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If newspapers fall in the forest...

Discussion in 'Journalism topics only' started by HeinekenMan, Jul 20, 2006.

  1. HeinekenMan

    HeinekenMan Active Member

    So I'm visiting my in-laws, and I decide to just drop a bomb by noting that they really should subscribe to at least one newspaper. Mother-in-law, who is an eBay addict who rarely leaves the house and who keeps kitty litter boxes in both the kitchen and in her bedroom, replies that she doesn't like to read.

    When I explain in a nuts-and-bolts tone that newspapers are dying a horrid death, she says I should start writing for the Internet or for TV. I toss out the diehard newspaper guy arguments about the quality of reporting, the breadth of coverage, the convenience of a paper delivered to your door that can be accessed on the can and so forth, she just says that she really doesn't like to read much at all.

    I come back with tough questions, such as whether she cares about her community and what's going on down the street, whether she cares if the local grocery store is selling tainted meat or the local high school is a breeding ground for drug dealers.

    She says she gets all of that information from TV news reports.

    Why is that people don't seem to get it? It's as if the same mentality that put George W. Bush in the White House is turning a deaf ear on one of the key foundations of modern democracy.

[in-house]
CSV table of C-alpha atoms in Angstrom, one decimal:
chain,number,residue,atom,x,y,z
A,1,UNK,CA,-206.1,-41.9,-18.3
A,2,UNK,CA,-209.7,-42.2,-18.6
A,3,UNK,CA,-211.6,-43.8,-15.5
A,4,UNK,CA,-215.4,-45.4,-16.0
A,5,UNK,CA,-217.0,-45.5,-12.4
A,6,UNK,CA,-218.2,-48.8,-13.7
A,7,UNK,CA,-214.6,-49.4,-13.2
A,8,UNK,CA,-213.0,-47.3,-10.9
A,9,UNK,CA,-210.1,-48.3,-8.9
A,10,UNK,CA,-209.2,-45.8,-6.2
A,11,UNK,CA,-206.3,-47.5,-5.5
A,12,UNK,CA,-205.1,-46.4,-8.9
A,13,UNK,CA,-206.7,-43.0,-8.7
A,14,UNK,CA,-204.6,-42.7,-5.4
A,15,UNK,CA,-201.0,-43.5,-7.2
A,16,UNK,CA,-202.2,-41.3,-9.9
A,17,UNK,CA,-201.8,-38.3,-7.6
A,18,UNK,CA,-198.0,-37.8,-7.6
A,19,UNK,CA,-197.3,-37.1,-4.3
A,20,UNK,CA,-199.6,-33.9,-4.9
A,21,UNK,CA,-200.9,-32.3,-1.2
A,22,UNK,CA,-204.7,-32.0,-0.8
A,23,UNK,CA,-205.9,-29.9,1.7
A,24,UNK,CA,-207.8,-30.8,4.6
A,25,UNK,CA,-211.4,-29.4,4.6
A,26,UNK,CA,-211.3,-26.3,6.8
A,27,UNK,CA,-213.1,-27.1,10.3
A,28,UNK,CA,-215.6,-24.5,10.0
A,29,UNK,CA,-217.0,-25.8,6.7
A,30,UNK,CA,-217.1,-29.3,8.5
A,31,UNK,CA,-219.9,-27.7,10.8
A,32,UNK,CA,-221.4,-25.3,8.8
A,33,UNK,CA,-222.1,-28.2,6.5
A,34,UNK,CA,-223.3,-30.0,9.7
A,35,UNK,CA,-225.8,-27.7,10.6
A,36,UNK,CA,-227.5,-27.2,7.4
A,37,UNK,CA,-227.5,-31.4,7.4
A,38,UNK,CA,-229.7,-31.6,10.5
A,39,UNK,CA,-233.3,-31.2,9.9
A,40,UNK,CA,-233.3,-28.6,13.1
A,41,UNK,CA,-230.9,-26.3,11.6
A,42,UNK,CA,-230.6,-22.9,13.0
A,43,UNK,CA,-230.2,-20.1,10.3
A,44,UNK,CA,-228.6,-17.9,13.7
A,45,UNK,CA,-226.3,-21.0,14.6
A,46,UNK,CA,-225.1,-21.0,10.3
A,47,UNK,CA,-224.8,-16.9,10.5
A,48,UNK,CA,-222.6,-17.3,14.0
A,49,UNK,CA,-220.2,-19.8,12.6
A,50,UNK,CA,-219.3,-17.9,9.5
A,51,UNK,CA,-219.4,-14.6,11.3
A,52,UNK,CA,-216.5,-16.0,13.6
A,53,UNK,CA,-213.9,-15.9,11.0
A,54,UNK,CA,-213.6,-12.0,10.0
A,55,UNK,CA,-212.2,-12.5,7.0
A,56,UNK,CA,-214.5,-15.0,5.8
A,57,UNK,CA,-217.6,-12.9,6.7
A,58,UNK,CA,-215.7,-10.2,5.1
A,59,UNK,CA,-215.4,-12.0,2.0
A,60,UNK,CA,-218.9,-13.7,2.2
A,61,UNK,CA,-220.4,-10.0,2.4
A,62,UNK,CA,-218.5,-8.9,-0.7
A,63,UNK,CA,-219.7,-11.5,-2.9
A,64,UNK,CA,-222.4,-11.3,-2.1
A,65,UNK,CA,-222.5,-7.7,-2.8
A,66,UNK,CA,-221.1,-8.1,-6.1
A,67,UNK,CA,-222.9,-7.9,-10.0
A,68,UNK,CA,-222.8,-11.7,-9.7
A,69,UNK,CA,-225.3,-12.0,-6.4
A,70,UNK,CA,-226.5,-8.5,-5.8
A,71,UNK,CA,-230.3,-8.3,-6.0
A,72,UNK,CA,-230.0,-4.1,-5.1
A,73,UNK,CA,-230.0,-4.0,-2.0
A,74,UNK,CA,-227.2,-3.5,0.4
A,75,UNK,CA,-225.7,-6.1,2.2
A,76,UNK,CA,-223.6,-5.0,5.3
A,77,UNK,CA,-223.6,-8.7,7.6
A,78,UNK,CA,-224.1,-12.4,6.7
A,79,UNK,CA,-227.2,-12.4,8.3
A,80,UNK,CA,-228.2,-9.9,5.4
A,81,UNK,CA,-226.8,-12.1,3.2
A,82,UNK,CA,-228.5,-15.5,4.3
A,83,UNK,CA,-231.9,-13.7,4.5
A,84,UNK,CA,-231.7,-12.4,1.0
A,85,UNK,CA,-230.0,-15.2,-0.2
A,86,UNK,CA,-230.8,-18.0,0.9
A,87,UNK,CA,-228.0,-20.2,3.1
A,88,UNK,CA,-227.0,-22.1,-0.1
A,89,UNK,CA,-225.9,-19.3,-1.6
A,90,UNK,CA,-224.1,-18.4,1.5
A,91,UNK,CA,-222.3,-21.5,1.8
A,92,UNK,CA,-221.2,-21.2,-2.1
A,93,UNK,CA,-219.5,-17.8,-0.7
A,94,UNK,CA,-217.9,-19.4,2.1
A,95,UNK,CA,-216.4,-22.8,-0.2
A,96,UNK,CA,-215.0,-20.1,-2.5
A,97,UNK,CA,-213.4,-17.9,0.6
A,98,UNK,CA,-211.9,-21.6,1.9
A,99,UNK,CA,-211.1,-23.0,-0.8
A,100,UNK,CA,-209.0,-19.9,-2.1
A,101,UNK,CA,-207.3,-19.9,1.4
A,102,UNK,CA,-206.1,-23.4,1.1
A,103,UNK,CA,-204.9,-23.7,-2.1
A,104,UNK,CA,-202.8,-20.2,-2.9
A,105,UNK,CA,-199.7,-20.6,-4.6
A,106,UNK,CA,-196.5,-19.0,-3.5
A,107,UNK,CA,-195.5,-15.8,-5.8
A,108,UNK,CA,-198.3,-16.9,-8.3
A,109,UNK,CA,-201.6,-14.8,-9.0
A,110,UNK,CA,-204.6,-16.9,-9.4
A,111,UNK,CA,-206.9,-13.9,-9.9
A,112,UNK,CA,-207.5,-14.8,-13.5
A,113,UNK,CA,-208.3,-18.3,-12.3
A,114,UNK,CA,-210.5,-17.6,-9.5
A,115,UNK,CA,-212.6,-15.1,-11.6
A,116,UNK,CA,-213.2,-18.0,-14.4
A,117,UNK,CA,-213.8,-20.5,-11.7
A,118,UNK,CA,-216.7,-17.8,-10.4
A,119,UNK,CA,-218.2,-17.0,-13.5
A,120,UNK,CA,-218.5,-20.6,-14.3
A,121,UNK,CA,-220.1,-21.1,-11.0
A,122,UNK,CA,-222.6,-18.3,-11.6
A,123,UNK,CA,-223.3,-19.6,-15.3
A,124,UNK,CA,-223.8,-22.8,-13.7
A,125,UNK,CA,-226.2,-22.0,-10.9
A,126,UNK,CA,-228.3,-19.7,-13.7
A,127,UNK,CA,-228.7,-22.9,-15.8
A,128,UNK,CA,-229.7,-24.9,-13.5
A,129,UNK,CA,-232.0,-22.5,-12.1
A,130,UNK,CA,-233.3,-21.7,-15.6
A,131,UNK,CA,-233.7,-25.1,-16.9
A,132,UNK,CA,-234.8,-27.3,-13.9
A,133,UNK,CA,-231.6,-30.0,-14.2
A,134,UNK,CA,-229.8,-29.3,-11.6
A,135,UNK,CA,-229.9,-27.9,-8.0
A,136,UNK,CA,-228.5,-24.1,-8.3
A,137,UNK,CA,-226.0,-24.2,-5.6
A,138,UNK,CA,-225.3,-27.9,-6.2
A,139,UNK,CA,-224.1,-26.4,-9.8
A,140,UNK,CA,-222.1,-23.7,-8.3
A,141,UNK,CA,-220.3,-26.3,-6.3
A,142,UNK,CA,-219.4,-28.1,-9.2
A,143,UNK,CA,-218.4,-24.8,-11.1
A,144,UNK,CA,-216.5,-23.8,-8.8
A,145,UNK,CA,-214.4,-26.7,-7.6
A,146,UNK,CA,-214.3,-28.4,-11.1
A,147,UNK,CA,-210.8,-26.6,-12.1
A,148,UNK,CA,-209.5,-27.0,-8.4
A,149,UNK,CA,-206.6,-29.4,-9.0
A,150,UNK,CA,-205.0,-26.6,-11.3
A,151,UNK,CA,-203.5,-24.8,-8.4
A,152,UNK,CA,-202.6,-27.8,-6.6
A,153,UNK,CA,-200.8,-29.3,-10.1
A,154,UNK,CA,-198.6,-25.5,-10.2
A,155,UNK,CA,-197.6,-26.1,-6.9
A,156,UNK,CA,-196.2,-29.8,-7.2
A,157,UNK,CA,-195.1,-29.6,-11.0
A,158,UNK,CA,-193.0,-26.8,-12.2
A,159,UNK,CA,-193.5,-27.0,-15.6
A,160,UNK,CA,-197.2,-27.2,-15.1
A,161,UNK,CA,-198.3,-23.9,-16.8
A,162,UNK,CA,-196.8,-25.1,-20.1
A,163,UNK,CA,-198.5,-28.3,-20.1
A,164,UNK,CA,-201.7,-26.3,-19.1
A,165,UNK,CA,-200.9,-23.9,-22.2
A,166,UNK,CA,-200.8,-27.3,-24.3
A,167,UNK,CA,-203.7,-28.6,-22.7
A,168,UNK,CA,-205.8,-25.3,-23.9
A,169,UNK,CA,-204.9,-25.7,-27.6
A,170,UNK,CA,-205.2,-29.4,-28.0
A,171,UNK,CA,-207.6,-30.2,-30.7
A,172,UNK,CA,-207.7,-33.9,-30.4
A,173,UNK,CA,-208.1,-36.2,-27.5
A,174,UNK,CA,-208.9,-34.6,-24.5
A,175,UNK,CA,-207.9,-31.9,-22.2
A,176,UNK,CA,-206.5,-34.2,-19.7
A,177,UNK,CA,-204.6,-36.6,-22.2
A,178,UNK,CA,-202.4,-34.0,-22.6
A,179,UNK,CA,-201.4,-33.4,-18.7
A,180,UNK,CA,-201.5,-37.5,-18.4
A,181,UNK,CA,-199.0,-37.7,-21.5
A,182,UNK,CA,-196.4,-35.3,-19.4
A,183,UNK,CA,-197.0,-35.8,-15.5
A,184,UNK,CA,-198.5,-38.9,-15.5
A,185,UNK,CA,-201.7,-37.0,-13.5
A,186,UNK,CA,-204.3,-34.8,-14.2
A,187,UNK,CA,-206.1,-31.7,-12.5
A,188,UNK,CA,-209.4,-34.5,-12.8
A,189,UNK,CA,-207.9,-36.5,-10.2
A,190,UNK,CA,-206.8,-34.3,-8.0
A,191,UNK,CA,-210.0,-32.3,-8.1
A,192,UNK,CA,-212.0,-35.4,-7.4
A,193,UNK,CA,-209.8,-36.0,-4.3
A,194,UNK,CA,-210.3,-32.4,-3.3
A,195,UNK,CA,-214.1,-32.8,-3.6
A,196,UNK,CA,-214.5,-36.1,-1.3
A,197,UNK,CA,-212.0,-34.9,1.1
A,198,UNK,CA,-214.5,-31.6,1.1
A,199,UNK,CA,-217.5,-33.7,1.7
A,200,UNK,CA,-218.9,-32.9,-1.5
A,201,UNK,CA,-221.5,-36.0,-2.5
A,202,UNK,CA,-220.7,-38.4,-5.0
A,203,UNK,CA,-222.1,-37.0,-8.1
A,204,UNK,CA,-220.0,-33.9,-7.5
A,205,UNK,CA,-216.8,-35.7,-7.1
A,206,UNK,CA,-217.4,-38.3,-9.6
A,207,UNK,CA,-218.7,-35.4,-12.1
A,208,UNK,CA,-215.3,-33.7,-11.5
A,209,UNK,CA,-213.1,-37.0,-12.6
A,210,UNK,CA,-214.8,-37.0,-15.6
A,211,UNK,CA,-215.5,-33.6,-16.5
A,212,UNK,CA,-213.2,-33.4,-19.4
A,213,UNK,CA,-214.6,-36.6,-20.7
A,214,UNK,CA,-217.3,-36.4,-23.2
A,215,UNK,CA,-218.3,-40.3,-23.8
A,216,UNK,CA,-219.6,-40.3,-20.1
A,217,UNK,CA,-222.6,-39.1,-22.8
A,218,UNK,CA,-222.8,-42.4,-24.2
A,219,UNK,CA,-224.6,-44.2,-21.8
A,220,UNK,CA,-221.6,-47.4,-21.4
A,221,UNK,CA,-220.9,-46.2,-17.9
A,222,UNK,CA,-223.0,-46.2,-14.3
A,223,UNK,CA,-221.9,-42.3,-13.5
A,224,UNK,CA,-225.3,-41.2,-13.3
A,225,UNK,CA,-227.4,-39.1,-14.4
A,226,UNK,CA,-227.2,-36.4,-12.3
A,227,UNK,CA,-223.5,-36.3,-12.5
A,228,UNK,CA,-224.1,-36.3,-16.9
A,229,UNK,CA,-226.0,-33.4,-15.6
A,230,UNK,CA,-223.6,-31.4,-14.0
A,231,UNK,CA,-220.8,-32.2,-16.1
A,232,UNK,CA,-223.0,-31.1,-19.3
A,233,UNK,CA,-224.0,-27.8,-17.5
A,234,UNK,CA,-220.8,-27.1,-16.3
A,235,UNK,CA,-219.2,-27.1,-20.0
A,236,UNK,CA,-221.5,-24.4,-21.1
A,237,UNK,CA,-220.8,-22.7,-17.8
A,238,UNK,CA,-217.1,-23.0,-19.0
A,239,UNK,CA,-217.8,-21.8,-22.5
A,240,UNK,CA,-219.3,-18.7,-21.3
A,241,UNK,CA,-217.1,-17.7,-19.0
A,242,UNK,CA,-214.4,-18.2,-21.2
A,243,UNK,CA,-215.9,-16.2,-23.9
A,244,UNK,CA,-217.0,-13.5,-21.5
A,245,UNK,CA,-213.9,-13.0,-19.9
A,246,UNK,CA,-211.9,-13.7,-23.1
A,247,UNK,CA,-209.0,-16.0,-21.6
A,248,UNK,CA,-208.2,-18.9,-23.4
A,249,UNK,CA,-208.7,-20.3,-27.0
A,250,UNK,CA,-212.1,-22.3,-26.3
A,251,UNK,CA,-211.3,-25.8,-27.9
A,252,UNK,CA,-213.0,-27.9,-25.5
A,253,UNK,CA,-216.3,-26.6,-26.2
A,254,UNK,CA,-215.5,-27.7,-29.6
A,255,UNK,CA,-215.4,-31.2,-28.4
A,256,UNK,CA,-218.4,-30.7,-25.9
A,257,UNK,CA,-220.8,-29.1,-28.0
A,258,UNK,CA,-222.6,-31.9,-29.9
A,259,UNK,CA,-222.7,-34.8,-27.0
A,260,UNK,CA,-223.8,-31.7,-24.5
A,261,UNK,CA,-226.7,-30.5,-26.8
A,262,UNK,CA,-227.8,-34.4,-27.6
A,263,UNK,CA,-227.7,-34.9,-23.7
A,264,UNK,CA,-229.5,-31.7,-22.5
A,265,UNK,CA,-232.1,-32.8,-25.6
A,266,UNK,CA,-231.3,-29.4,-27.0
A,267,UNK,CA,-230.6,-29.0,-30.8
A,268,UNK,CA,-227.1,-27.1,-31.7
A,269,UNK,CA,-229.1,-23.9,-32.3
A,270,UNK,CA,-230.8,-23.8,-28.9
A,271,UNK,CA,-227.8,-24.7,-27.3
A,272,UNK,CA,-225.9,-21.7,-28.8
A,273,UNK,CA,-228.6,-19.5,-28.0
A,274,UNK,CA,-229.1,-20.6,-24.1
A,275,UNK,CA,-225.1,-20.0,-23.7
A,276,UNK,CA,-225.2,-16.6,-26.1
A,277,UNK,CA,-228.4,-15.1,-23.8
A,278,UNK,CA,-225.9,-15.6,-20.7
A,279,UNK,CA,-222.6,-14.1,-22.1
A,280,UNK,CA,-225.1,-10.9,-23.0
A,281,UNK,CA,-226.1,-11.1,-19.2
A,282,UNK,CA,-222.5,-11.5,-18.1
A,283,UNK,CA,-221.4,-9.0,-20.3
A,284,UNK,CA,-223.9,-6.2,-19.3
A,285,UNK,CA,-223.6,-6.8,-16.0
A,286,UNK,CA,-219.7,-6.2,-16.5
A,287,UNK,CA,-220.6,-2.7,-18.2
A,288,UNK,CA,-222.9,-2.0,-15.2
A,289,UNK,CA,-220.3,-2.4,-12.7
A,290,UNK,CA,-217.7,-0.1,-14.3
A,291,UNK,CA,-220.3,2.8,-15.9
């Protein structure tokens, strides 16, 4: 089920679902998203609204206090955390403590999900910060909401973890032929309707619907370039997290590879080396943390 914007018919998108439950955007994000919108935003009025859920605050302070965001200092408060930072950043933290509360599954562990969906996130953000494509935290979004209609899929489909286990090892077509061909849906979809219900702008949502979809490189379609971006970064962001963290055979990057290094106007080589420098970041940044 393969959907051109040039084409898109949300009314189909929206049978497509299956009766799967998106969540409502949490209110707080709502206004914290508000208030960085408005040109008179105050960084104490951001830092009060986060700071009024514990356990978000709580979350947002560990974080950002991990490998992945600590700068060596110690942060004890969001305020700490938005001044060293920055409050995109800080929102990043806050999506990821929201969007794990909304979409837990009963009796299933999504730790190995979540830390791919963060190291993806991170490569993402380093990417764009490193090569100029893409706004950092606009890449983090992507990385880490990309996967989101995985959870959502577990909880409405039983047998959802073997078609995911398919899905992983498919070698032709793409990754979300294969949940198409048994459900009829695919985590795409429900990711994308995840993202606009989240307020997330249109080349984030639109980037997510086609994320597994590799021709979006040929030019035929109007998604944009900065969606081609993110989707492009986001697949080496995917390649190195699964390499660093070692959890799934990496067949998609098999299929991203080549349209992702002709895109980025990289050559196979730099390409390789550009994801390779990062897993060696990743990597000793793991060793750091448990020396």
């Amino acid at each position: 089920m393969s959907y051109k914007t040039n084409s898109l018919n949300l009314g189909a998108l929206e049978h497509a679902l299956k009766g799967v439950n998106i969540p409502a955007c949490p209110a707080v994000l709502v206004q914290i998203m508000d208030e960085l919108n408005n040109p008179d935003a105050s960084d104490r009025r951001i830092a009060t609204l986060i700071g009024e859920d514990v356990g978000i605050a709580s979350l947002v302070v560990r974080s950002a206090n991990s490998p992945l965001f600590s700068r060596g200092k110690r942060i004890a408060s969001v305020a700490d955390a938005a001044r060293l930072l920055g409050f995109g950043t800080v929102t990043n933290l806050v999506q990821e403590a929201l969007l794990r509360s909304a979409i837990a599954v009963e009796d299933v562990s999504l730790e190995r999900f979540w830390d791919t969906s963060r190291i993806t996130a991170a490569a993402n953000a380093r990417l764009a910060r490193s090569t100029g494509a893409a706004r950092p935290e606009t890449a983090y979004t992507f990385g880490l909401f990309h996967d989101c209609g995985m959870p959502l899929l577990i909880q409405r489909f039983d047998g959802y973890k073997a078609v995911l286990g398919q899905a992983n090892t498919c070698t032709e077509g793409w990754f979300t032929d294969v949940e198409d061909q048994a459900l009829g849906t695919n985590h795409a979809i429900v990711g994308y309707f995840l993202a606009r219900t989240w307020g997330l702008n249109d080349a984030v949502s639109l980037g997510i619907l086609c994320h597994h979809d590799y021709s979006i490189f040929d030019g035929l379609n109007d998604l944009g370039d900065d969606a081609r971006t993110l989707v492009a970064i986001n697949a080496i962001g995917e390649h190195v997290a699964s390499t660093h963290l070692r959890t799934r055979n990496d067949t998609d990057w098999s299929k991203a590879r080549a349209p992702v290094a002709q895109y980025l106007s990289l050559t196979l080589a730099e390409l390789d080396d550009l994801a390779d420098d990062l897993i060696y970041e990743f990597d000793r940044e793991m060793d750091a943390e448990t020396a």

Mother-in-law is in the Charlotte market, which is served by a great paper. Talented people are banging their heads against their desks to get the latest, most important news to her doorstep. And she doesn't seem to comprehend that there's a vast abyss between what one reads in a newspaper and what makes it into a 30-minute TV newscast.

    In my Orlando stomping grounds, the Sentinel runs a great ad campaign that tries to lure in new readers. But I have to wonder whether it's working. Is it time to double the efforts?

    Maybe we need to go door-to-door with the Girls Scouts and sell some newspapers with the cookie orders. At this point, I'd settle for anything. I just want people like my mother-in-law to get it.

    Okay, end of gripe...
  2. JME

    JME Member

    People just don't have any attention span anymore.
  3. DyePack

    DyePack New Member

    Maybe newspapers need to do a better job by not focusing on things readers don't care about and by not botching major story after major story.
  4. soccer dad

    soccer dad Guest

    sorry, heineken, but to me your post indicates that you are the one with the problem.

    there are too many people in the newspaper industry with "we are the last virgins" attitudes towards their jobs. the quality of tv work has improved. you can find some real good reporting on internet sites. and newspapers are learning more and more that their web sites are essential -- maybe more essential than their newsprint.
  5. DyePack

    DyePack New Member

    Plus, they are now thumbing their noses at any call to be more diligent, to dig for the facts, etc.
  6. spnited

    spnited Active Member

    Jesus H. Christ on crutch...do we have enough threads bemoaning the death of newspapers?
    Should we all be preparing to apply for unemployment, food stamps and welfare tomorrow?